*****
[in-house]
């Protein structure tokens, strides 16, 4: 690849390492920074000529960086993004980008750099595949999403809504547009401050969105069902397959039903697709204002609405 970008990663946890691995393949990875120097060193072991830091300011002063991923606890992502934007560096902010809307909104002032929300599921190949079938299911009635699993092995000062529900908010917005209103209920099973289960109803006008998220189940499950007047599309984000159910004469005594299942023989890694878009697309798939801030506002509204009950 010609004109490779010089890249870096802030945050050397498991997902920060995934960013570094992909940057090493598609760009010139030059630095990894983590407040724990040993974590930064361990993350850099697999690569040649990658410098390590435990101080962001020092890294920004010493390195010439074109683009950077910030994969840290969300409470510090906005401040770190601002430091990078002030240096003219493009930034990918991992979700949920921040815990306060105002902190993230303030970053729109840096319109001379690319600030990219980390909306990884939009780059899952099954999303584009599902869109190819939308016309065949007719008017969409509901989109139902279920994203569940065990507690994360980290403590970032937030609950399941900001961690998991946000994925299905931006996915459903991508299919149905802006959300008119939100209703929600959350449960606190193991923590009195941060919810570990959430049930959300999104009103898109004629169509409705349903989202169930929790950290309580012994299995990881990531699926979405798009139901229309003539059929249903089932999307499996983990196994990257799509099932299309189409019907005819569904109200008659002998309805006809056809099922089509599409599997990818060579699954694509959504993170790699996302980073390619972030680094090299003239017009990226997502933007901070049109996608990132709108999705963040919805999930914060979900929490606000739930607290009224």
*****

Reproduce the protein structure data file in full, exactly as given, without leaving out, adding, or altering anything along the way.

[in-house]
């Protein structure tokens, strides 16, 4: 690849390492920074000529960086993004980008750099595949999403809504547009401050969105069902397959039903697709204002609405 970008990663946890691995393949990875120097060193072991830091300011002063991923606890992502934007560096902010809307909104002032929300599921190949079938299911009635699993092995000062529900908010917005209103209920099973289960109803006008998220189940499950007047599309984000159910004469005594299942023989890694878009697309798939801030506002509204009950 010609004109490779010089890249870096802030945050050397498991997902920060995934960013570094992909940057090493598609760009010139030059630095990894983590407040724990040993974590930064361990993350850099697999690569040649990658410098390590435990101080962001020092890294920004010493390195010439074109683009950077910030994969840290969300409470510090906005401040770190601002430091990078002030240096003219493009930034990918991992979700949920921040815990306060105002902190993230303030970053729109840096319109001379690319600030990219980390909306990884939009780059899952099954999303584009599902869109190819939308016309065949007719008017969409509901989109139902279920994203569940065990507690994360980290403590970032937030609950399941900001961690998991946000994925299905931006996915459903991508299919149905802006959300008119939100209703929600959350449960606190193991923590009195941060919810570990959430049930959300999104009103898109004629169509409705349903989202169930929790950290309580012994299995990881990531699926979405798009139901229309003539059929249903089932999307499996983990196994990257799509099932299309189409019907005819569904109200008659002998309805006809056809099922089509599409599997990818060579699954694509959504993170790699996302980073390619972030680094090299003239017009990226997502933007901070049109996608990132709108999705963040919805999930914060979900929490606000739930607290009224």